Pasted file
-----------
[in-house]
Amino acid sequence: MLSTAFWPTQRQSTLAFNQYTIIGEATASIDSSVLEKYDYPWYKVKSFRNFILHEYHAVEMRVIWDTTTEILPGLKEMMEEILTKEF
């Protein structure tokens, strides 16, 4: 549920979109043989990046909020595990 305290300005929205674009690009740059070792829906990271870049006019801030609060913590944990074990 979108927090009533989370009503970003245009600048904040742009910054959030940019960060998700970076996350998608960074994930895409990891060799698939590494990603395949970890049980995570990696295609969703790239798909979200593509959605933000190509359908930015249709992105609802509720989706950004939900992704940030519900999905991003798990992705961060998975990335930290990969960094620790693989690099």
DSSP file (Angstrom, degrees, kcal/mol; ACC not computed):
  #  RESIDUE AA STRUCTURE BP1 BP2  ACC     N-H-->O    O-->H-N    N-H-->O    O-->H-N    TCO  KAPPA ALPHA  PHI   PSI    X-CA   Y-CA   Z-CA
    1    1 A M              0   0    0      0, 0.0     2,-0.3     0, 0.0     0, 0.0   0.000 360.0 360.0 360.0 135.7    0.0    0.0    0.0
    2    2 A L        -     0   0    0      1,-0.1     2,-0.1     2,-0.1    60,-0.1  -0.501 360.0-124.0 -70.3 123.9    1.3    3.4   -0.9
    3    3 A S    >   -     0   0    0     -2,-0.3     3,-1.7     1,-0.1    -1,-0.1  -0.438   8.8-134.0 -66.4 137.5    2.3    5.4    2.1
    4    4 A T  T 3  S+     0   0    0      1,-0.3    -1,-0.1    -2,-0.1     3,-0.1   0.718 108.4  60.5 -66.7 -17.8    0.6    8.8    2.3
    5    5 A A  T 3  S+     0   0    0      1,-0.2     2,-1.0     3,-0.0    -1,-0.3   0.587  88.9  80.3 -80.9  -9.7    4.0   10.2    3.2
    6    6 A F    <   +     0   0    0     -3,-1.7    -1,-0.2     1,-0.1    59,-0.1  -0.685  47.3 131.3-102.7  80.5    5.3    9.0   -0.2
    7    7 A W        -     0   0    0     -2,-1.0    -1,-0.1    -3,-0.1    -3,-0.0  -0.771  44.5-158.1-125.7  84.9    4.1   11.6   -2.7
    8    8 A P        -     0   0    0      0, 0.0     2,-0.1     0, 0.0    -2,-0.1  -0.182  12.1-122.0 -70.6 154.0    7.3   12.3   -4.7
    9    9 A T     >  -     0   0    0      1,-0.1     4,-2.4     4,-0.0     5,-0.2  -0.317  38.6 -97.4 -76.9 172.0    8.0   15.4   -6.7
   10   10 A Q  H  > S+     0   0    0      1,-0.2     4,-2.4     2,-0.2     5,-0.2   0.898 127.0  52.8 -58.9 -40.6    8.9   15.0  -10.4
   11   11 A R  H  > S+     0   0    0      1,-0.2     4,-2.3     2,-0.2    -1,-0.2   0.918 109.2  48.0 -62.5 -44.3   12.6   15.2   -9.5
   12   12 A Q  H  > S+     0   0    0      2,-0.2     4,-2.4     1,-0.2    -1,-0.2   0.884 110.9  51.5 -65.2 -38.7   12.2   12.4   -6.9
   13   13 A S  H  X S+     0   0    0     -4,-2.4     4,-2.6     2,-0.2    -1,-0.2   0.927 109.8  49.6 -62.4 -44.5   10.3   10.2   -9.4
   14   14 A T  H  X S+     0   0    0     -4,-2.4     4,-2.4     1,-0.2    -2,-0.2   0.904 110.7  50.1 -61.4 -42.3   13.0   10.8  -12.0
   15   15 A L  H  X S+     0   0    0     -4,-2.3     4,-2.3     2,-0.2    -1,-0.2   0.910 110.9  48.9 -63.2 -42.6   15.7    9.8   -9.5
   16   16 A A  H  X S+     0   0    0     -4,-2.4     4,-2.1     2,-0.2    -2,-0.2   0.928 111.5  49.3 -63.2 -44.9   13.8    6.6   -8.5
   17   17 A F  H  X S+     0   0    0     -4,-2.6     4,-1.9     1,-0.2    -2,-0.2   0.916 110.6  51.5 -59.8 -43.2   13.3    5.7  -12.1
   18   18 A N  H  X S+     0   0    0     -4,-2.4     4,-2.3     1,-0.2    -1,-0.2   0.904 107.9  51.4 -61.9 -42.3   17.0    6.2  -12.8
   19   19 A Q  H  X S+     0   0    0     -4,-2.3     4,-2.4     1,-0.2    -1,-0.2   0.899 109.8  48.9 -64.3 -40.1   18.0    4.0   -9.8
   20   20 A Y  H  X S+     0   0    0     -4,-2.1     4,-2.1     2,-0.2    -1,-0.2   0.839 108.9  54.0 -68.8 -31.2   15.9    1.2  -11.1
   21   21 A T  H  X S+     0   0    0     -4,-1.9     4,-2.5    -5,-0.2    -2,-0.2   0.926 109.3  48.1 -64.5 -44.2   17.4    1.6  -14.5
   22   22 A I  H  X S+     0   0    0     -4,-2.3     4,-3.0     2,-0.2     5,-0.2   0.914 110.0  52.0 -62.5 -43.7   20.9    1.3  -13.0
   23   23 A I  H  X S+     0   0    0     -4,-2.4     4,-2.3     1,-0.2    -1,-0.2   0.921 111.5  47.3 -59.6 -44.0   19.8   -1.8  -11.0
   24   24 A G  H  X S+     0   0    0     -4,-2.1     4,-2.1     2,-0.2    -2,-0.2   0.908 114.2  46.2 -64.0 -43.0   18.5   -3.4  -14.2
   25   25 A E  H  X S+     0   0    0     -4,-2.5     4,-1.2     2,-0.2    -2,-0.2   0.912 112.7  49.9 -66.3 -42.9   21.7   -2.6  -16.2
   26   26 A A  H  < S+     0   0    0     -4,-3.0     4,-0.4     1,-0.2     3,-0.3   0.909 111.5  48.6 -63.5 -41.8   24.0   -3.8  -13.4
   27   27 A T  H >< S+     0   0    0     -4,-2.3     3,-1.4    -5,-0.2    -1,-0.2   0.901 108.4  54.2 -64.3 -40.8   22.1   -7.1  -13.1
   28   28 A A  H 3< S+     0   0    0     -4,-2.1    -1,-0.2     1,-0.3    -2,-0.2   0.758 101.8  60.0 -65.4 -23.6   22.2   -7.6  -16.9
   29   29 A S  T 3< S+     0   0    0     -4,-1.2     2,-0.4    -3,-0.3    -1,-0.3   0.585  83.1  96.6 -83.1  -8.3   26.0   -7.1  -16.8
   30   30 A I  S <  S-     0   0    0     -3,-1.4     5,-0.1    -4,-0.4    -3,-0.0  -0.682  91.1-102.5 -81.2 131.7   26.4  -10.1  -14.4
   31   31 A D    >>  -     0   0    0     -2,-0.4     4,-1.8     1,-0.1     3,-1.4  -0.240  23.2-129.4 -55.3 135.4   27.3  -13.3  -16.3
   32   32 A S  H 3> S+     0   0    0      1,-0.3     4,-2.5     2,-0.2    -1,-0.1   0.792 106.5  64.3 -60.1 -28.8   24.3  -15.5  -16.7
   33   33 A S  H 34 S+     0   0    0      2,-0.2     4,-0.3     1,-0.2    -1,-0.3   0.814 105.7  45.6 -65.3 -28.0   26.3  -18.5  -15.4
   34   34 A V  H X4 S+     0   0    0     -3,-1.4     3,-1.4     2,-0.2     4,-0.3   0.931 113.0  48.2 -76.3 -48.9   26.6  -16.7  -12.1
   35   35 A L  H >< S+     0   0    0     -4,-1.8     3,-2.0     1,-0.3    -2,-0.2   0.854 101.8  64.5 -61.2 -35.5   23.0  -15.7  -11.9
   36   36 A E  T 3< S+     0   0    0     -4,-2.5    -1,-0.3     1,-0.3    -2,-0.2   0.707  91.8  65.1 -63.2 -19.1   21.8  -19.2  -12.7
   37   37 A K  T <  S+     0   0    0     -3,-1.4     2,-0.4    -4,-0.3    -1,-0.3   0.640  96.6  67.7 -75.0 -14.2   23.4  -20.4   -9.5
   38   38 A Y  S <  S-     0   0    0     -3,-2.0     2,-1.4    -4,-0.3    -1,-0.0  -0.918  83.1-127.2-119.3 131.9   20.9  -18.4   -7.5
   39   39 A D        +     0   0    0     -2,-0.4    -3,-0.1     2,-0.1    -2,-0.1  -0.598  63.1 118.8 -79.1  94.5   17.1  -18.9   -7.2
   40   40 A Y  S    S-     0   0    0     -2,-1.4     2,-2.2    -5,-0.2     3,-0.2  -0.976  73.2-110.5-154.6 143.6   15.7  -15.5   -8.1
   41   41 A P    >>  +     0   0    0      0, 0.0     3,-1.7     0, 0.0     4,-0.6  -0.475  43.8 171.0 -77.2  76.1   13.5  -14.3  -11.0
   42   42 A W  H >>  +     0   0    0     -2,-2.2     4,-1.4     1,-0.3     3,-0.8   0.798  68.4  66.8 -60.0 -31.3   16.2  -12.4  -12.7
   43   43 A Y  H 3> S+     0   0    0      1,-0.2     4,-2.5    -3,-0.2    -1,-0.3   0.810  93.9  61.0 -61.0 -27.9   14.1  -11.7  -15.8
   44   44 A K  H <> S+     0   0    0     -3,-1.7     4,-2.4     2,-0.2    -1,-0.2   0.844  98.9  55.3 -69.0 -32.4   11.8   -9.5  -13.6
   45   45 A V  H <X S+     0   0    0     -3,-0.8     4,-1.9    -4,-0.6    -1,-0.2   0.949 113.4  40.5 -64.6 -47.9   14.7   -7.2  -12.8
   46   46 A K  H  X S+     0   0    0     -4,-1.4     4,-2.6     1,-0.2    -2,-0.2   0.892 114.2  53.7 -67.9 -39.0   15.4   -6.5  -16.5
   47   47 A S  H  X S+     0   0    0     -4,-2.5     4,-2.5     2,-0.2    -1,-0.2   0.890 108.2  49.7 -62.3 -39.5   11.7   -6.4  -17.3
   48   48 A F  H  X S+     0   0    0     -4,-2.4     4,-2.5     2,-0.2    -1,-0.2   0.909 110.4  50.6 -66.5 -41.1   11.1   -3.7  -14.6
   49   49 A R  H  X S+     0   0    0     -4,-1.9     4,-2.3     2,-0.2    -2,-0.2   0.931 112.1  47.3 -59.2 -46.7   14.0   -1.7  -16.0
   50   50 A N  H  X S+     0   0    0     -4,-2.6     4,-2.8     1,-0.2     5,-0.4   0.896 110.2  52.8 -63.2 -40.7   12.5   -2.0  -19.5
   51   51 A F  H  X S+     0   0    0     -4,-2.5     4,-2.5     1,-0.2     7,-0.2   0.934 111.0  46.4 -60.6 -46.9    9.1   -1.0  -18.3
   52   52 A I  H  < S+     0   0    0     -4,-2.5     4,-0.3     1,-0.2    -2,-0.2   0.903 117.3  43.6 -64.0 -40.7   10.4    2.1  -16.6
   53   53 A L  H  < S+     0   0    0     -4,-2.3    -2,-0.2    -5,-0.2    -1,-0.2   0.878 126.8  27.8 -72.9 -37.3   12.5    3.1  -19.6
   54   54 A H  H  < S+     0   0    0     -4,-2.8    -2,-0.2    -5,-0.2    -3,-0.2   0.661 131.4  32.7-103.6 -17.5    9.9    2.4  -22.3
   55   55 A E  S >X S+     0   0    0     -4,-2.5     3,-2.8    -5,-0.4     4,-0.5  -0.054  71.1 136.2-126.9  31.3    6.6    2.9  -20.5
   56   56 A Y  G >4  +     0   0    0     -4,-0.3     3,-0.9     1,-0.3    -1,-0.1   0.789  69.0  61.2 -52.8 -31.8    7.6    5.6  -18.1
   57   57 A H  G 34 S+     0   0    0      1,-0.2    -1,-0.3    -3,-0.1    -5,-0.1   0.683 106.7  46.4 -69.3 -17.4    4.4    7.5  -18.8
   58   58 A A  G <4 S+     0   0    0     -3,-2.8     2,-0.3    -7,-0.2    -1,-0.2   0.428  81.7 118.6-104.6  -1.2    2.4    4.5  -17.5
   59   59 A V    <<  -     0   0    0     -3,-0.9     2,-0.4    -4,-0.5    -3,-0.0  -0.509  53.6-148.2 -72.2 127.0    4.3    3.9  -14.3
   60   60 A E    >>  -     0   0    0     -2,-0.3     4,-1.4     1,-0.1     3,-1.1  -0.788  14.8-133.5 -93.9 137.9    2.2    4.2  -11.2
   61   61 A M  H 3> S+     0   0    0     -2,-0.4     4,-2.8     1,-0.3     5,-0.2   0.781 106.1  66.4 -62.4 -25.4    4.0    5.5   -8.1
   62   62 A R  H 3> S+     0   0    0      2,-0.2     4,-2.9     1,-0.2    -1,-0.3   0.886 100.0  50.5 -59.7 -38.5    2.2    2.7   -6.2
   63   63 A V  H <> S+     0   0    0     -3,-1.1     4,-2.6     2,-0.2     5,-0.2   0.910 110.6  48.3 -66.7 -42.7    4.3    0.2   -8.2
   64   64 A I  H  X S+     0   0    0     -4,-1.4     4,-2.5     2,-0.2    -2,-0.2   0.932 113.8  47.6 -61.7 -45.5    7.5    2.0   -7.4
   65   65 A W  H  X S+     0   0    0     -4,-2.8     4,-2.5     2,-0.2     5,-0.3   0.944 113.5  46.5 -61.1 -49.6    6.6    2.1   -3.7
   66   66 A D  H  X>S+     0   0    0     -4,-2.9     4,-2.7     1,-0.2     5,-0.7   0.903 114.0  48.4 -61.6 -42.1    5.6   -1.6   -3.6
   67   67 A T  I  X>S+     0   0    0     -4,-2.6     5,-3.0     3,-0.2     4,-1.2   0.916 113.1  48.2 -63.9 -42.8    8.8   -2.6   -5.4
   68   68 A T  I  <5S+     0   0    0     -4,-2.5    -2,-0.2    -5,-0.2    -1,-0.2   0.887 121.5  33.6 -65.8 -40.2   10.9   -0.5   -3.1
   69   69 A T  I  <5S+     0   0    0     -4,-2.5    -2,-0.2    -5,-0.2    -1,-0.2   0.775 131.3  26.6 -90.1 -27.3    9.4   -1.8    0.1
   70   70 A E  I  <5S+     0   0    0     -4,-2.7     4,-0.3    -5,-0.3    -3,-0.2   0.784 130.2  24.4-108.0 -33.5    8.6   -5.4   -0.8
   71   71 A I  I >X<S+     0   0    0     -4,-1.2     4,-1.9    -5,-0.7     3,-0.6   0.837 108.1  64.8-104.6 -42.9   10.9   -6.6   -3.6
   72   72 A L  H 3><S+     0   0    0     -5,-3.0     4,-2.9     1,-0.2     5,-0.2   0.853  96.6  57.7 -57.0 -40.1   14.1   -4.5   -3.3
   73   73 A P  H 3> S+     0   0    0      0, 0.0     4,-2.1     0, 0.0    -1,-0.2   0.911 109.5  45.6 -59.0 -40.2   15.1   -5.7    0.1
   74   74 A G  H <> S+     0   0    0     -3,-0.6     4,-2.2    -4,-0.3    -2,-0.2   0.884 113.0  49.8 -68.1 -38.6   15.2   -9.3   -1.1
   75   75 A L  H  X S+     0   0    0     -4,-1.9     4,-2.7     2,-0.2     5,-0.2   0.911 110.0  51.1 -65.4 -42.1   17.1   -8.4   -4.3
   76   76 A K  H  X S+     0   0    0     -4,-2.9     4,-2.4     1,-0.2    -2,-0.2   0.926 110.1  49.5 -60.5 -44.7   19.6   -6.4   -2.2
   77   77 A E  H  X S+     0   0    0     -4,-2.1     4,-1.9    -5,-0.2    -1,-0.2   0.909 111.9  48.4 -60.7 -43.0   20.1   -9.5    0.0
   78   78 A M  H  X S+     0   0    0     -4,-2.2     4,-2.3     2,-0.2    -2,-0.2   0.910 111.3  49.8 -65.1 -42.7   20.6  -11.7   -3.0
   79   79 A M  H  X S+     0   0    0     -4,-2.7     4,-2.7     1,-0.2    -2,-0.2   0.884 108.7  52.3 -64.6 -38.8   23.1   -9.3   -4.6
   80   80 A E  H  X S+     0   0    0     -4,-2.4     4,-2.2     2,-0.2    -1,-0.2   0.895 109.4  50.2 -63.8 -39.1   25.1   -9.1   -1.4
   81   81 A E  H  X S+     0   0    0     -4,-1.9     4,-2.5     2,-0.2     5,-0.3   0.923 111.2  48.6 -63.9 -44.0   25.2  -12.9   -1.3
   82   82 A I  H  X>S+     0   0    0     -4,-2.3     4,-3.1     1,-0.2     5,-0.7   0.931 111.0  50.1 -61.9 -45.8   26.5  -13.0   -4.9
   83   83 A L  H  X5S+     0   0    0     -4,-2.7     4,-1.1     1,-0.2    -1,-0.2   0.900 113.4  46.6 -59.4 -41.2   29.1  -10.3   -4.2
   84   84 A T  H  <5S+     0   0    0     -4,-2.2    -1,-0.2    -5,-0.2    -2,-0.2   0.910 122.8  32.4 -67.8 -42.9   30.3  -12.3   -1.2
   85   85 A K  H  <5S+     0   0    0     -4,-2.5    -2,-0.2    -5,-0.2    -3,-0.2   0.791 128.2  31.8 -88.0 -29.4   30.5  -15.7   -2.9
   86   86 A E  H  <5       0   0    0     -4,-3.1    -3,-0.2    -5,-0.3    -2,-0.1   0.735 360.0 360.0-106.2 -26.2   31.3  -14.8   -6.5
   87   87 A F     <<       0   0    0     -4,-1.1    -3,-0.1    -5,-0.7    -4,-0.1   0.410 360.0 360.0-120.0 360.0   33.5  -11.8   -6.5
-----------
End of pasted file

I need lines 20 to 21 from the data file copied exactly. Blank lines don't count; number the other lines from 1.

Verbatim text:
   15   15 A L  H  X S+     0   0    0     -4,-2.3     4,-2.3     2,-0.2    -1,-0.2   0.910 110.9  48.9 -63.2 -42.6   15.7    9.8   -9.5
   16   16 A A  H  X S+     0   0    0     -4,-2.4     4,-2.1     2,-0.2    -2,-0.2   0.928 111.5  49.3 -63.2 -44.9   13.8    6.6   -8.5